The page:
CPU GPIOs can only act as wake-up sources if they have been configured to send an input key event to the system via a driver such as gpio-keys. To do so, add an entry like this to your device tree (the example configures the User Button 1 (GPIOA 13) on the ConnectCore MP15 Development Kit):

#include <dt-bindings/gpio/gpio.h>
#include <dt-bindings/input/input.h>

/ {

	gpio-keys {
		compatible = "gpio-keys";
		button {
			label = "User Button 1";
			gpios = <&gpioa 13 GPIO_ACTIVE_LOW>;
			linux,code = <KEY_WAKEUP>;


Triggering the GPIO (pressing User Button 1) wakes the system up from suspend. Regular GPIOs cannot wake the system from power-off.

Wake-up pins

There are six special WAKE UP functions associated with six pads of the STM32MP15 CPU. These pads are able to wake the system from the deepest standby mode, if configured as wake-up sources.

The following table shows the pads of the ConnectCore MP15 that have the special wake-up capability:

Wakeup pin SoC pad SOM pad EXTI interrupt Default use on the ConnectCore MP15 Development Kit





PMIC interrupt, linked to ON/OFF button on the ConnectCore MP15 Development Kit





ETH1_MDIO (Ethernet)



not available







Low power oscillator (LPO) 32kHz signal (Wi-Fi)





LCD_G6 data line (LCD) if enabled via a device tree overlay





ETH_MDC (Ethernet)

These pads multiplex different functionality and may be in use by a peripheral on the ConnectCore MP15 device tree, as denoted by the last column.

To use one of these pads as wake-up source:

  1. Check your device tree for any interface that may use the pad for an alternate function (AF) different than GPIO. If you find one, disable that interface to free the pad to be used as a regular GPIO.

  2. On the Linux device tree, configure a gpio-keys entry to produce its associated exti interrupt, and add the property wakeup-source. For instance, for WKUP5:

    Linux device tree
    	gpio-keys {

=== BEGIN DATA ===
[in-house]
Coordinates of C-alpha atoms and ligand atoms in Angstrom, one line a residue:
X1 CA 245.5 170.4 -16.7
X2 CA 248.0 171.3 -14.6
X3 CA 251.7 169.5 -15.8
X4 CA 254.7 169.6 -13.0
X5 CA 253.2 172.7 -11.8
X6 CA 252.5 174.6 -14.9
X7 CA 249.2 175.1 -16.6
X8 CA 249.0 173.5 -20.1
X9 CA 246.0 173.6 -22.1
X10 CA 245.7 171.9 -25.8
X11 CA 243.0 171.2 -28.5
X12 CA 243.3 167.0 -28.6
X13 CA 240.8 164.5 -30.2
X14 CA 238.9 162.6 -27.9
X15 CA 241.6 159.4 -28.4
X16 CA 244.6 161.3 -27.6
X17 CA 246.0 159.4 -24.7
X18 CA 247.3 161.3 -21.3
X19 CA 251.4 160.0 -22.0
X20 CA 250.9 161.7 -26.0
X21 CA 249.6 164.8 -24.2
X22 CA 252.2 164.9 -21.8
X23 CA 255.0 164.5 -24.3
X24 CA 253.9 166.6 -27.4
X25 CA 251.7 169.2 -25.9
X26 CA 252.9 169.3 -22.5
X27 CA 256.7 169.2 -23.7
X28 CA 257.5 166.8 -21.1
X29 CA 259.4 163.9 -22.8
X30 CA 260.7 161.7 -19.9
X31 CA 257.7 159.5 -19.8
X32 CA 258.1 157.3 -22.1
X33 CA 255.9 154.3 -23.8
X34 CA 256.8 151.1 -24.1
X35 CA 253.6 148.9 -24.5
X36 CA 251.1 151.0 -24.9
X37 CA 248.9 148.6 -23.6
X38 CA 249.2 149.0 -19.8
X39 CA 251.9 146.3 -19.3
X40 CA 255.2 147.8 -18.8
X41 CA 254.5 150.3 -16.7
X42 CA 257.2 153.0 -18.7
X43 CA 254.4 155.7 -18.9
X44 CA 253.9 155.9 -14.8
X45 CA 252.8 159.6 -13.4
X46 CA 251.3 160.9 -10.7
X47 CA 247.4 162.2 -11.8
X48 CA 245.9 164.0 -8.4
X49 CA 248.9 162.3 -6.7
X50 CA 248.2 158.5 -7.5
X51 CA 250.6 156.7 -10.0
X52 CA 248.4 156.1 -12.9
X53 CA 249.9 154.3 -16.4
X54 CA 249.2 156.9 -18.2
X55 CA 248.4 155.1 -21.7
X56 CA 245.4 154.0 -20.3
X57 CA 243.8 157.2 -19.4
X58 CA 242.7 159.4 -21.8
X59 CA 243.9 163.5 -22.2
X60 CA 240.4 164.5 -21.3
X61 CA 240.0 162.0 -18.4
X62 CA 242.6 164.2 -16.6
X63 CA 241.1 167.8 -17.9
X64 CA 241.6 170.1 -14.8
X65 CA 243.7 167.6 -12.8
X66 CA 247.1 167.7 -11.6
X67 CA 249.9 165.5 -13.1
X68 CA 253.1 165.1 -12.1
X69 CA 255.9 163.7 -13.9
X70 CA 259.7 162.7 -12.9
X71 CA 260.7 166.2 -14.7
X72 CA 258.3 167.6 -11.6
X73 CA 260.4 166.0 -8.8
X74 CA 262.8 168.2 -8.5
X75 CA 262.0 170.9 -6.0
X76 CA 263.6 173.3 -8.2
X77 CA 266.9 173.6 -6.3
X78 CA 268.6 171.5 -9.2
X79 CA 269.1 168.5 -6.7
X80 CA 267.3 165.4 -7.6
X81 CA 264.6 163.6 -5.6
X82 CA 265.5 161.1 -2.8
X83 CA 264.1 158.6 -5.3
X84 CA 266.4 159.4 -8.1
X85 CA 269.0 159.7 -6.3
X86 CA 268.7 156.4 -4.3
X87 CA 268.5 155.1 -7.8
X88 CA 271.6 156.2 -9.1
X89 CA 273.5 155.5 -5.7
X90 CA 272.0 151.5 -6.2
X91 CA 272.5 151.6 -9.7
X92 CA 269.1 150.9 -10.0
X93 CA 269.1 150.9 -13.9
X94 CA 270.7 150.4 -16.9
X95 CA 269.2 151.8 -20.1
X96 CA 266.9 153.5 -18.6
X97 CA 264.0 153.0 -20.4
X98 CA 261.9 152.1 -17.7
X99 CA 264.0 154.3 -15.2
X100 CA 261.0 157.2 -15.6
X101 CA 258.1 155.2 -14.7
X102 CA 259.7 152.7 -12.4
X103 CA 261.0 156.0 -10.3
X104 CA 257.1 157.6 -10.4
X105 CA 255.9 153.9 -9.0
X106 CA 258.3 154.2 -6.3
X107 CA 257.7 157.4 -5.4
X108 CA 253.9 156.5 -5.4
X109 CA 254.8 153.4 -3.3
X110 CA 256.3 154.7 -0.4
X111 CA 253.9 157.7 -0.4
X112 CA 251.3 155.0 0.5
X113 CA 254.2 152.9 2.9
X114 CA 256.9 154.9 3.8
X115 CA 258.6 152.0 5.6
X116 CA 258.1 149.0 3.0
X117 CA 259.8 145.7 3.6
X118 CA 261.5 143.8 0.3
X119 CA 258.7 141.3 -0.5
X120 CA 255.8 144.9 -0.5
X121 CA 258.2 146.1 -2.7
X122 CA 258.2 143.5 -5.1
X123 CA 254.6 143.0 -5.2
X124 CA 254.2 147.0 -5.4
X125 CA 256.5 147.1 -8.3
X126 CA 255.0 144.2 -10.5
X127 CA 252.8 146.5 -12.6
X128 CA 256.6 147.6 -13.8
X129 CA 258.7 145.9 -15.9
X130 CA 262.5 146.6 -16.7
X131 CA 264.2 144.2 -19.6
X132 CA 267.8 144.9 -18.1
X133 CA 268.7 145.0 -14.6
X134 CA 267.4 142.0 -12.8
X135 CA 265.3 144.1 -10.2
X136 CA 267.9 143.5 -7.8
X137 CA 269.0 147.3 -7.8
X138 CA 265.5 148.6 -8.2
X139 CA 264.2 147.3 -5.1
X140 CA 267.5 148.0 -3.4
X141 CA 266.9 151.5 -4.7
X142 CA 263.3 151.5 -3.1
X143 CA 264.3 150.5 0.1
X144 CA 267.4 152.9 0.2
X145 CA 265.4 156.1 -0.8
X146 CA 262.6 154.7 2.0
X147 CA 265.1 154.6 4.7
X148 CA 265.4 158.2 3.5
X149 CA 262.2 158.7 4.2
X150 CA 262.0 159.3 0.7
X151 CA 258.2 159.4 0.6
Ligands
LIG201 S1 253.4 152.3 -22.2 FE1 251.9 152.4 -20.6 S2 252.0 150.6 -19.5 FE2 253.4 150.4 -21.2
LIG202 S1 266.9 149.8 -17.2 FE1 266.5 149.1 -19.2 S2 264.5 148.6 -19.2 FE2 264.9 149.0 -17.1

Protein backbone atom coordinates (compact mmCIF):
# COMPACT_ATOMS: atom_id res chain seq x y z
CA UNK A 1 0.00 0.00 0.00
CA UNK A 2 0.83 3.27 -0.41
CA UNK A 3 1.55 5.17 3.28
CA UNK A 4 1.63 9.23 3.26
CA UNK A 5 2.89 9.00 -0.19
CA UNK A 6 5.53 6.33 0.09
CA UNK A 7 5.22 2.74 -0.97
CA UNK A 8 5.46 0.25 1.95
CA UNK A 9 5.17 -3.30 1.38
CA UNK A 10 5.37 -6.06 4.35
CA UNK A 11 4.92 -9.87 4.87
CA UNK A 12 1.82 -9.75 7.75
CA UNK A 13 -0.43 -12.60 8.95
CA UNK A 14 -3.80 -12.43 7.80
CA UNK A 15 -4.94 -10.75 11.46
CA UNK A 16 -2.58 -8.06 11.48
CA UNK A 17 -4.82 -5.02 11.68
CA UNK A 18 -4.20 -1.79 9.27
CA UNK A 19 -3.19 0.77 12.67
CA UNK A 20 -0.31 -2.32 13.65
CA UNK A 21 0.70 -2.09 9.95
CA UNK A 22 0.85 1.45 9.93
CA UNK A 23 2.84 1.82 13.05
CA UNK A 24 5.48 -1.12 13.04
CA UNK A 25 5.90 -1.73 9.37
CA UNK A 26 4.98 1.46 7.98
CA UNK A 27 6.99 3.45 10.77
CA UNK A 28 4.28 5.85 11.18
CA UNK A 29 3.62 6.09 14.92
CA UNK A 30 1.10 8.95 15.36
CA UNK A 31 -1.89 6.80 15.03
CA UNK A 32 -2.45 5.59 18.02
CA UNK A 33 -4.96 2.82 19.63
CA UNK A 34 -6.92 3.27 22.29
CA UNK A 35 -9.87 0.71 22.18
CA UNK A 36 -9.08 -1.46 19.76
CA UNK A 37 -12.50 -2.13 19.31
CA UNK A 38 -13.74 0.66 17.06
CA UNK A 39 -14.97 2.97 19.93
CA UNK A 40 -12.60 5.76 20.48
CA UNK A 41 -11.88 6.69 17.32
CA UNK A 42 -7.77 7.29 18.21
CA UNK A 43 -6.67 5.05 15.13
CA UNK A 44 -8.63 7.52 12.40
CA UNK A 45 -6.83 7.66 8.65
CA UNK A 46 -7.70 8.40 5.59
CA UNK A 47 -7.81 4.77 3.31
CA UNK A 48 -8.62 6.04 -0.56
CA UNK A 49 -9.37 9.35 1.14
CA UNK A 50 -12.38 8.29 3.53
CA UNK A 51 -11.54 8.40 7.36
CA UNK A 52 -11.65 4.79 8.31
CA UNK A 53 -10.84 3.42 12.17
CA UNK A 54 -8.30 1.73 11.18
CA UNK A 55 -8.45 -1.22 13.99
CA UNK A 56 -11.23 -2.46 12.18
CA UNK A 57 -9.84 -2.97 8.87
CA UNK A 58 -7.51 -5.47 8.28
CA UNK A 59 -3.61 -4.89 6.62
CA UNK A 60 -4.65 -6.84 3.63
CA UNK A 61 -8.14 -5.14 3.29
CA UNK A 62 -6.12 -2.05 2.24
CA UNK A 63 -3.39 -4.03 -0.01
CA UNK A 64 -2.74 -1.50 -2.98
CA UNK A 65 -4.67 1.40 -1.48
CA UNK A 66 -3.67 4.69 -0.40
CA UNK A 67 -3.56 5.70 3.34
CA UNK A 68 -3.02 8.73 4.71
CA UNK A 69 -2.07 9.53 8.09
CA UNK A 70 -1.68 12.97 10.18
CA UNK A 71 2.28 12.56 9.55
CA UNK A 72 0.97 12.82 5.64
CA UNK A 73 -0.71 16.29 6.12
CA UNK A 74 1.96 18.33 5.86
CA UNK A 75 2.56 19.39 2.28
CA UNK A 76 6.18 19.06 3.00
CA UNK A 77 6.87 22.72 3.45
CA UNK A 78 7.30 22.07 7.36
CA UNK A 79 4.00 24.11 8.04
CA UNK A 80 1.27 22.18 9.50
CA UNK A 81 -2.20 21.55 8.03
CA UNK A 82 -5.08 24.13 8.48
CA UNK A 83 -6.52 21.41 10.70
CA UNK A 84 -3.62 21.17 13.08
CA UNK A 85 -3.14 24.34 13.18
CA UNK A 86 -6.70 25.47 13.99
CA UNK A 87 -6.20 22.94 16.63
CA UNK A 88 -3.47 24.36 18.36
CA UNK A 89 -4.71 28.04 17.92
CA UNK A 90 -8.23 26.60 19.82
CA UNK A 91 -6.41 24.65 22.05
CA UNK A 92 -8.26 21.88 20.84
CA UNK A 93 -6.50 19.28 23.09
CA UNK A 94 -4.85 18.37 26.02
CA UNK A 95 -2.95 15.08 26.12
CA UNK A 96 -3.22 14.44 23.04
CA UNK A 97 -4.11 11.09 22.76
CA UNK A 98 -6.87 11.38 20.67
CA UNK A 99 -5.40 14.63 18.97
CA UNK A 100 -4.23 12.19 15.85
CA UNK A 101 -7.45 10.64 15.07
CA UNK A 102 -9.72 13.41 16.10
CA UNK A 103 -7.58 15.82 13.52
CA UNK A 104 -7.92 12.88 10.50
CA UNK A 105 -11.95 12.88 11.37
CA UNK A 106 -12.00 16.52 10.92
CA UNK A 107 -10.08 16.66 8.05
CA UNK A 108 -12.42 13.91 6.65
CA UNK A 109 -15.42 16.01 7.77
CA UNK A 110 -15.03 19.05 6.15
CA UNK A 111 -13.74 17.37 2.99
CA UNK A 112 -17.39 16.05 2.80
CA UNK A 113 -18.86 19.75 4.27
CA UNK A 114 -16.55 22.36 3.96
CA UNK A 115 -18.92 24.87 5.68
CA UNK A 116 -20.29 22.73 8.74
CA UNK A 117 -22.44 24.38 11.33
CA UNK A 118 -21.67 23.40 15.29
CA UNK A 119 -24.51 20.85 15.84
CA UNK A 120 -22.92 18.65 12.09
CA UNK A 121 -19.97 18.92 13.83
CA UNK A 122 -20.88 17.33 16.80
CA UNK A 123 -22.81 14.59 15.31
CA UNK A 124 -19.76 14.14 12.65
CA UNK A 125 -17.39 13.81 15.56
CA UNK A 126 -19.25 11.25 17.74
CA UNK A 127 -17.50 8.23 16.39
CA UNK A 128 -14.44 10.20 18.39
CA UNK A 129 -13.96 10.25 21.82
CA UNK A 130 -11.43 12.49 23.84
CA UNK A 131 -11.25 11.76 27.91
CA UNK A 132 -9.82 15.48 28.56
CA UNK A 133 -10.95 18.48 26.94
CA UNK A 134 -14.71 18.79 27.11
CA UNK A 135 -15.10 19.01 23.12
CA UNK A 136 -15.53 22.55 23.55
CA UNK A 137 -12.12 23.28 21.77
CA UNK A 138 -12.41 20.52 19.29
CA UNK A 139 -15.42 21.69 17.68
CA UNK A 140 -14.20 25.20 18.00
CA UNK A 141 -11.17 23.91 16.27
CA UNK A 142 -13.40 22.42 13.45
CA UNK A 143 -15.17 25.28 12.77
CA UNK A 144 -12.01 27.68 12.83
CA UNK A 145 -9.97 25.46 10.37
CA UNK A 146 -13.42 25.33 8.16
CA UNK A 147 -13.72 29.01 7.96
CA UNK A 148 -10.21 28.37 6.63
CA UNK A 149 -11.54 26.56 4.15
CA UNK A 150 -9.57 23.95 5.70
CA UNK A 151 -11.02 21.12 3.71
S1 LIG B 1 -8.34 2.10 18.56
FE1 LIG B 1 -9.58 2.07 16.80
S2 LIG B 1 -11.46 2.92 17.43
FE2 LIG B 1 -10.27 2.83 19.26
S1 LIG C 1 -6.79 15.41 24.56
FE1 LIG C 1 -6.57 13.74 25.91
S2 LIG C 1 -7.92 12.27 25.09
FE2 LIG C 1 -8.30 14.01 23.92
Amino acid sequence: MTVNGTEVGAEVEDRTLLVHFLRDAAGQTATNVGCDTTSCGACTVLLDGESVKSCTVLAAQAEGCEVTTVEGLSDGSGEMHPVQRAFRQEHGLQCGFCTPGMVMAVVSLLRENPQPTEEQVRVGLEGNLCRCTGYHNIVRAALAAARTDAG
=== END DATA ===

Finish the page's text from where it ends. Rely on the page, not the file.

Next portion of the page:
compatible = "gpio-keys";
    		button {
    			label = "wakeup GPIO";
    			interrupts-extended = <&exti 59 IRQ_TYPE_EDGE_FALLING>;
    			linux,code = <KEY_WAKEUP>;
The WKUP pads detect falling edges, so you must connect an external pull-up resistor on the line to a power rail that is enabled during suspend.

RTC alarm

To enable the RTC wake alarm to trigger in 60 seconds:

  • Enable the RTC device as a wake-up source:

    # echo enabled > /sys/class/rtc/rtc0/device/power/wakeup
  • Program the time when the alarm should trigger an interrupt (format is seconds since the epoch or, if there’s a leading +, seconds in the future or, if there’s a leading +=, seconds ahead of the current alarm):

    # echo +60 > /sys/class/rtc/rtc0/wakealarm

The internal RTC can wake the system from standby and also from power off if VBAT is supplied by a coin cell or supercap via VCC_LICELL.

The external RTC can wake the system from standby only.

Ethernet Wake-On-LAN (WOL)

To enable the Ethernet as a wake-up source:

# ethtool -s eth0 wol g

Verify the Wake-On-LAN is enabled with:

# cat /sys/class/net/eth0/power/wakeup

Suspend the system:

# standby

To wake the system up, send a WOL packet from your host computer to the MAC address of the device (you may need root permissions):

$ etherwake XX:XX:XX:XX:XX:XX

where XX:XX:XX:XX:XX:XX is the MAC address of the device.